Space Trek, Backyard Brawl

8:00pm|Upfront Theatre

Pancake Breakfast

8:00am|Ferndale Senior Center

VFW Breakfast

8:00am|VFW Hall

Smoking Crow Opening

9:00am|Smoking Crow

Mason Bee Management

9:00am|Garden Spot Nursery

Nordic Ski Ambassadors

10:00am|SnoPark at Salmon Ridge

Plant Society Field Trip

10:00am|Birch Bay State Park

Skagit Eagle Festival

10:00am|Howard Miller Steelhead Park

March on Bellingham

10:00am|Bellingham City Hall

Winter Farmers Market

10:00am|Depot Market Square

Of marching and mending


Travel to Cuzco and Machu PIcchu

1:00pm|Blaine Library

Mysticism in Art

2:00pm|Skagit County Historical Museum

Mona Openings

2:00pm|Museum of Northwest Art

Cedar Weaving Workshop

2:00pm|Lynden Library

Teddy Bear Biographies

2:00pm|Ferndale Library

Exploring Port

2:00pm|Seifert & Jones Wine Merchants

Learn to Grow a Vegetable Garden

2:00pm|Sumas Library

The Fight Against Human Trafficking

3:00pm|Everson Library

Kindgom Quest

4:00pm|Village Books

Music and Memories

5:00pm|Swinomish Casino & Lodge

Robert Burns Supper

5:30pm|Littlefield Celtic Center

Twenty Thousand Leagues Under the Sea

7:30pm|McIntyre Hall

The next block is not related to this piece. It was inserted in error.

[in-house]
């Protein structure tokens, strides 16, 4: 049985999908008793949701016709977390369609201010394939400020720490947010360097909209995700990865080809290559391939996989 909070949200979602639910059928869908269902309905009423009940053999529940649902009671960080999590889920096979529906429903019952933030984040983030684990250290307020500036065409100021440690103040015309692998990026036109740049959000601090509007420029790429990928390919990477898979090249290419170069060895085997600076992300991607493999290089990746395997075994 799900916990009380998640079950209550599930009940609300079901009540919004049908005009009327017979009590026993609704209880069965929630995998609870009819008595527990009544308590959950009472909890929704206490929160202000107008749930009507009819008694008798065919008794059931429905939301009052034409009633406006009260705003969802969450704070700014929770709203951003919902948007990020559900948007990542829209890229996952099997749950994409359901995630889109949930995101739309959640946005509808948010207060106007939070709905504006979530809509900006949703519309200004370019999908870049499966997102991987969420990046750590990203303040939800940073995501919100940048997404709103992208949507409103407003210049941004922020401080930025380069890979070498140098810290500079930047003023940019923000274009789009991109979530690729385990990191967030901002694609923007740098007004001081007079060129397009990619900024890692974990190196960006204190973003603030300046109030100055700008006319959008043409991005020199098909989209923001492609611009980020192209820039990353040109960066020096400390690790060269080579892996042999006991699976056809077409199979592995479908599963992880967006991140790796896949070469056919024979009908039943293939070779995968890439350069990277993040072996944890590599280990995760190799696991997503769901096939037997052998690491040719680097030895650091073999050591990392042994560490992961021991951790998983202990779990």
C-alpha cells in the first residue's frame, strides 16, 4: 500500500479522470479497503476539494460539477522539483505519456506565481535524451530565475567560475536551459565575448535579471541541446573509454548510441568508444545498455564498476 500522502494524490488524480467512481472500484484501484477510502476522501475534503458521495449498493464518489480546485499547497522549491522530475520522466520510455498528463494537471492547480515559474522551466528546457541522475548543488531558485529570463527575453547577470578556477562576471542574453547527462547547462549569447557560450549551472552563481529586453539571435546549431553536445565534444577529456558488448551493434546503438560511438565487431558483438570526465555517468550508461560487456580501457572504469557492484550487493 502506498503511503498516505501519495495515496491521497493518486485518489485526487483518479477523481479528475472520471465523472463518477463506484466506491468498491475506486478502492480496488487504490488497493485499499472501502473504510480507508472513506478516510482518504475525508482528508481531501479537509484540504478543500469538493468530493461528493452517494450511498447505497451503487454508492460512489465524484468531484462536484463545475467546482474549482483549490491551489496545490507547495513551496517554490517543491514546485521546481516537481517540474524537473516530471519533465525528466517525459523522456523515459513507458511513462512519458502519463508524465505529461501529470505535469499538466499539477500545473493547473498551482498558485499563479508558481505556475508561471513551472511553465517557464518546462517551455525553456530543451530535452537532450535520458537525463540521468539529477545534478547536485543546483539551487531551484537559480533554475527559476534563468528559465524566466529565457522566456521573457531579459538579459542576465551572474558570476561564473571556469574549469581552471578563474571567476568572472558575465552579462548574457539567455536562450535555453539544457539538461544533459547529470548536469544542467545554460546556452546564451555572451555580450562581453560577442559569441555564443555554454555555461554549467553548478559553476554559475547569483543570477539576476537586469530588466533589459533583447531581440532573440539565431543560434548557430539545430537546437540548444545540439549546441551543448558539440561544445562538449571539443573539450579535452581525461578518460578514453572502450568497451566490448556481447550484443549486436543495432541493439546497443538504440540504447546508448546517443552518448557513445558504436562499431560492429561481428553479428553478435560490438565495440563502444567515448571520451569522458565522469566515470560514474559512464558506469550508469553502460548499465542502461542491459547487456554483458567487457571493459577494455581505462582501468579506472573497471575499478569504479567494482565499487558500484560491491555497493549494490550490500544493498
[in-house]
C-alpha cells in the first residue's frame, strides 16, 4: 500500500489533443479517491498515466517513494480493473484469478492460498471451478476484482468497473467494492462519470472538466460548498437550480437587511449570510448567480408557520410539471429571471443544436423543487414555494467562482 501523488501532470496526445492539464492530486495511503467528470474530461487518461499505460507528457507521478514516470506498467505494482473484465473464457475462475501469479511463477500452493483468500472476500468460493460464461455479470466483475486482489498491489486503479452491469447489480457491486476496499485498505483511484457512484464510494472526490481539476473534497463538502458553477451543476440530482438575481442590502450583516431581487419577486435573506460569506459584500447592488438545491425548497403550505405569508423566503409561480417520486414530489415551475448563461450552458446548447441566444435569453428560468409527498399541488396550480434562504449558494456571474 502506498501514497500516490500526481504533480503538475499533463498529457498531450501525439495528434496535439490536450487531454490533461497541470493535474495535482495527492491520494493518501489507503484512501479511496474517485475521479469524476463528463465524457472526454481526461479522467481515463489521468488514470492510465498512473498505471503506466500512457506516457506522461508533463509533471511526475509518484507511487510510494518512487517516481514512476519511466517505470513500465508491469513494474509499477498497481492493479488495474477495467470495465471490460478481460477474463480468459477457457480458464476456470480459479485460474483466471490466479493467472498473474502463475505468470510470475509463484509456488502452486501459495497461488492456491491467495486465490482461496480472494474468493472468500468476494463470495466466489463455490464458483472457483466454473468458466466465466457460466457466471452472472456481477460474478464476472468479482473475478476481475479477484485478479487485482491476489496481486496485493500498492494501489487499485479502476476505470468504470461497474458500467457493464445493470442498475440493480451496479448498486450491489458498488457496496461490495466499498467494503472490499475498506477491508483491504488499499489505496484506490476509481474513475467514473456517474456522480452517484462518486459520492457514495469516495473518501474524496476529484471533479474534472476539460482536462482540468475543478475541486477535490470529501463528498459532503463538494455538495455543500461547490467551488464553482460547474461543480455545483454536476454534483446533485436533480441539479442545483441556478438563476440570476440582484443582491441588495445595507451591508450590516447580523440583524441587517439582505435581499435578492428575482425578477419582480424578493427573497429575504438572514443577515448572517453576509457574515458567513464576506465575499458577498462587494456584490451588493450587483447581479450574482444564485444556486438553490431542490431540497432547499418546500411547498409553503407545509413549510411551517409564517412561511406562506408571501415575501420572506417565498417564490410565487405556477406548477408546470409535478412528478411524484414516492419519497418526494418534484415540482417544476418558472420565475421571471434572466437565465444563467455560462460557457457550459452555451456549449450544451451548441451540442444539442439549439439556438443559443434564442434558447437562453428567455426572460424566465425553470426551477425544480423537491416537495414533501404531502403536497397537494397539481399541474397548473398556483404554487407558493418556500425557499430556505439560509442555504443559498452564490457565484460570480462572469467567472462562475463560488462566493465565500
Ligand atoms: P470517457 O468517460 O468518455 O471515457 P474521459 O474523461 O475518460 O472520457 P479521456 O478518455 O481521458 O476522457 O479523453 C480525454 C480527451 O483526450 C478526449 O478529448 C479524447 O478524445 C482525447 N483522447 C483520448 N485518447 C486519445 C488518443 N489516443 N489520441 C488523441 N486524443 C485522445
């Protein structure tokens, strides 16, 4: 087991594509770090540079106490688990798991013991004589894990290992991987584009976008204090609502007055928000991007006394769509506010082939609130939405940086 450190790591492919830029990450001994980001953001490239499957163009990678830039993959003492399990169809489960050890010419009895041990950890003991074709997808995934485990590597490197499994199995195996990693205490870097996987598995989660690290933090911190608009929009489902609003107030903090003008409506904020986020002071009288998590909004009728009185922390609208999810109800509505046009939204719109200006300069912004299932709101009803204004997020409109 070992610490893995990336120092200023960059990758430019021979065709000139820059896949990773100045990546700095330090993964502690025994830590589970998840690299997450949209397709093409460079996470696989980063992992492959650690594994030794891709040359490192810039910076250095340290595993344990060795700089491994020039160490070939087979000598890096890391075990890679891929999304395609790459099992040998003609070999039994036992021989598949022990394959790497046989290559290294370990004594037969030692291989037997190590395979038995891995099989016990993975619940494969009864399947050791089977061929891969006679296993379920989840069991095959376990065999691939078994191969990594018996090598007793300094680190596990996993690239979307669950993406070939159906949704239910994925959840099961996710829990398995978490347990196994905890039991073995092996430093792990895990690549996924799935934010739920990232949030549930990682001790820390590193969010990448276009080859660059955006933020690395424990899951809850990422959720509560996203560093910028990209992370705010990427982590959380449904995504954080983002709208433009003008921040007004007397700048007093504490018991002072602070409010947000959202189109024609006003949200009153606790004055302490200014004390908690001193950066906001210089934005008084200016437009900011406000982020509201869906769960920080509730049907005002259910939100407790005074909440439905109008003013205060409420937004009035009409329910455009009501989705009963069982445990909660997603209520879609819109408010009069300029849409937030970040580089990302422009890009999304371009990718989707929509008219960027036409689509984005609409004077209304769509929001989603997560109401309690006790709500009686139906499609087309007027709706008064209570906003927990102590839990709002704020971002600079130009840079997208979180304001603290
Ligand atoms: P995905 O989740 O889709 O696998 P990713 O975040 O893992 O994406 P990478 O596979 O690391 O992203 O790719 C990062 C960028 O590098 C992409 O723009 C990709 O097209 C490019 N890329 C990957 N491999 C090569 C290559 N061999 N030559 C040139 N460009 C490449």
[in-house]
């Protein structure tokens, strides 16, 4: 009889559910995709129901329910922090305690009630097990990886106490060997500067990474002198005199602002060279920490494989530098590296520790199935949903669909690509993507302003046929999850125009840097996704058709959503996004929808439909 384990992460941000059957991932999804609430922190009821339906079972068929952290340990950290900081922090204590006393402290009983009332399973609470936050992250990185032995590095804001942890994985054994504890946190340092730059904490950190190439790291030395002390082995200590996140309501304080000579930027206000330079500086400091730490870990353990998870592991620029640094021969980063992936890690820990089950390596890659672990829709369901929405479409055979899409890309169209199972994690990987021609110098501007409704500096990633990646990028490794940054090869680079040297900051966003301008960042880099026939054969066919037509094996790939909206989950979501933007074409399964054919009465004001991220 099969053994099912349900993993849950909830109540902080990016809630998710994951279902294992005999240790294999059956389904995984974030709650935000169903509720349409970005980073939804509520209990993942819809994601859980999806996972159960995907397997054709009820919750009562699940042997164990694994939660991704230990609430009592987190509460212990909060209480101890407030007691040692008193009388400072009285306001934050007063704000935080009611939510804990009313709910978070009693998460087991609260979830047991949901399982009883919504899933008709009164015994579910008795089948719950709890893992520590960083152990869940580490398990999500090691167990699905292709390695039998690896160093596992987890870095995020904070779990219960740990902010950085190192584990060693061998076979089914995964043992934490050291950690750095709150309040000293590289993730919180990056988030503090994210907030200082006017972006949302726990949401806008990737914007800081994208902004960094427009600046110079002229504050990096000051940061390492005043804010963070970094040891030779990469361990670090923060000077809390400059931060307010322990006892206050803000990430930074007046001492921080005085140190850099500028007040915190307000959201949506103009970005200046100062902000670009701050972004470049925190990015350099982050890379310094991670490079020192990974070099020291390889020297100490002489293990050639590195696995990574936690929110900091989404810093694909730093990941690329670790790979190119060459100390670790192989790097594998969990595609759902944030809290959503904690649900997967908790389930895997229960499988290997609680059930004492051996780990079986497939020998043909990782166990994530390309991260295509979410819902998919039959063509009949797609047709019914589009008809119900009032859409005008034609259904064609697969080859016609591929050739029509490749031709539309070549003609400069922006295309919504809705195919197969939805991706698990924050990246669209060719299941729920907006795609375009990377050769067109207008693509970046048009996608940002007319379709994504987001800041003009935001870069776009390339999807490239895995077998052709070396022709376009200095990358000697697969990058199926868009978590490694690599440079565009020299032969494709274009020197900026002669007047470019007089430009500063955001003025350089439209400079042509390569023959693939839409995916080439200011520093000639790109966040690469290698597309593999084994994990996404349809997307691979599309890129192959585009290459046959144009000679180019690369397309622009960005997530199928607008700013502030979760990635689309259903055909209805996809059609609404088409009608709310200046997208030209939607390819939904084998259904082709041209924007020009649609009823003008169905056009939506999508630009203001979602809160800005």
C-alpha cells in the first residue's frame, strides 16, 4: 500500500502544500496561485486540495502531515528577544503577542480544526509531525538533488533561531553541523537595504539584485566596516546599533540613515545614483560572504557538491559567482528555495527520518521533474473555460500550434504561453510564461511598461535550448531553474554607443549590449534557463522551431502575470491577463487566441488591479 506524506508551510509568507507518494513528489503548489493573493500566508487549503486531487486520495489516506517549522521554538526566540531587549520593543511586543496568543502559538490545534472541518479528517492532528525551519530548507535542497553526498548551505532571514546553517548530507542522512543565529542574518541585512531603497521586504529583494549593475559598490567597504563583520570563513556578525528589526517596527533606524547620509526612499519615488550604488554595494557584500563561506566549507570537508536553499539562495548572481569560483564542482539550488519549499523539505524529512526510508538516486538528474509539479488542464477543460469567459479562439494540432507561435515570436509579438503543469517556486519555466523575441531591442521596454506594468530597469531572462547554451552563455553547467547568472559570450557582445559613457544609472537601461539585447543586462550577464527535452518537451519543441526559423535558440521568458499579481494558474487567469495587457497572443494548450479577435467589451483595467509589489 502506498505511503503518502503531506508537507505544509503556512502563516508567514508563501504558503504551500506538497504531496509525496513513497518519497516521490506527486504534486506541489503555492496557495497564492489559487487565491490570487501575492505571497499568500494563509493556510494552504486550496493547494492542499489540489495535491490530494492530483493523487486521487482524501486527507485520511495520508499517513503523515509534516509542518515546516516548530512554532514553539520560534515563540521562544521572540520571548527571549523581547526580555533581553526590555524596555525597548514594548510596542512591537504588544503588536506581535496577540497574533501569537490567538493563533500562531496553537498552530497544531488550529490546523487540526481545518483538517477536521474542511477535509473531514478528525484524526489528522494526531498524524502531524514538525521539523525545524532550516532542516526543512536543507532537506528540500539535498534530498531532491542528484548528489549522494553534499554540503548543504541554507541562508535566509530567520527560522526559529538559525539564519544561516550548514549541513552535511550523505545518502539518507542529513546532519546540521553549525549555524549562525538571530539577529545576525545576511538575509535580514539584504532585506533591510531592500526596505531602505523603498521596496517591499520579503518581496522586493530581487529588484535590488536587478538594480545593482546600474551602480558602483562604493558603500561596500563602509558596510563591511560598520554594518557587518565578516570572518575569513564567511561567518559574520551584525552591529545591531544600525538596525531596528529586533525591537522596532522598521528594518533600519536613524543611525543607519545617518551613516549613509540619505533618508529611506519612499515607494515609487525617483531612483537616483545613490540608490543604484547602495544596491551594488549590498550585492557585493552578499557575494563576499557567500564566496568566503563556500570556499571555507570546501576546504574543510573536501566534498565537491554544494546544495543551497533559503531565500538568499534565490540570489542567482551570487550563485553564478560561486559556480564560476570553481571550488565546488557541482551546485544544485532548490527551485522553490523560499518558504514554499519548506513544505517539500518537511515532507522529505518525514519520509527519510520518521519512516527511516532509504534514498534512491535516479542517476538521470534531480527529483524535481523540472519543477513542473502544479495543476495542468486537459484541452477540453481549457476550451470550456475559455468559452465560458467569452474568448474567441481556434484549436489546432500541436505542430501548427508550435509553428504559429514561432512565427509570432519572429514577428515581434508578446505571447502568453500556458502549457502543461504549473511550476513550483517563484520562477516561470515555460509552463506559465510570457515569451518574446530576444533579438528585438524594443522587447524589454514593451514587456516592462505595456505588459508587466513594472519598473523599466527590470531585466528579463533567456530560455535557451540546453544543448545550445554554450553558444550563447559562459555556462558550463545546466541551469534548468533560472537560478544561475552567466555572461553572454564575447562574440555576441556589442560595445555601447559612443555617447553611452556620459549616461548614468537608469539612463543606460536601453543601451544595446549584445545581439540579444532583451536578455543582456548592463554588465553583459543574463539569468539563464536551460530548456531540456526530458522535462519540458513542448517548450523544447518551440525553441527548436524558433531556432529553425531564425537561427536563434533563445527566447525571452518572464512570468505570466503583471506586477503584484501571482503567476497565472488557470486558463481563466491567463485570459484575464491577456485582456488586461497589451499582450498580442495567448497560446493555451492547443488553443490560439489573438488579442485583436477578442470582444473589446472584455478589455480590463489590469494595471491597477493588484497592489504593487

Ensemble Electra

7:30pm|Jansen Art Center

The Good Lovelies

7:30pm|Lincoln Theatre

Cascadia Weekly Subscribe Ad 1 Village Books
Cascade Games Convention

9:00am|Bellingham Cruise Terminal

Bellingham Folk Festival

4:30pm|Bellingham Unitarian Fellowship


7:00pm|Bellingham Arts Academy for Youth

Skagit Eagle Festival

10:00am|Howard Miller Steelhead Park

Community Breakfast

8:00am|American Legion Post #43

Rabbit Ride

8:00am|Fairhaven Bicycle

Rabbit Ride

8:30am|Fairhaven Bicycle

Bellingham Chamber Music Society

3:00pm|First Congregational Church

Nonfiction and Memoir Writing Group

3:00pm|Village Books

Southside Community Meal

5:00pm|Our Saviour's Lutheran Church

Way North Comedy

7:00pm|Farmstrong Brewing Co.

see our complete calendar »

FiveFor Village Books Cascadia Weekly Subscribe Ad 1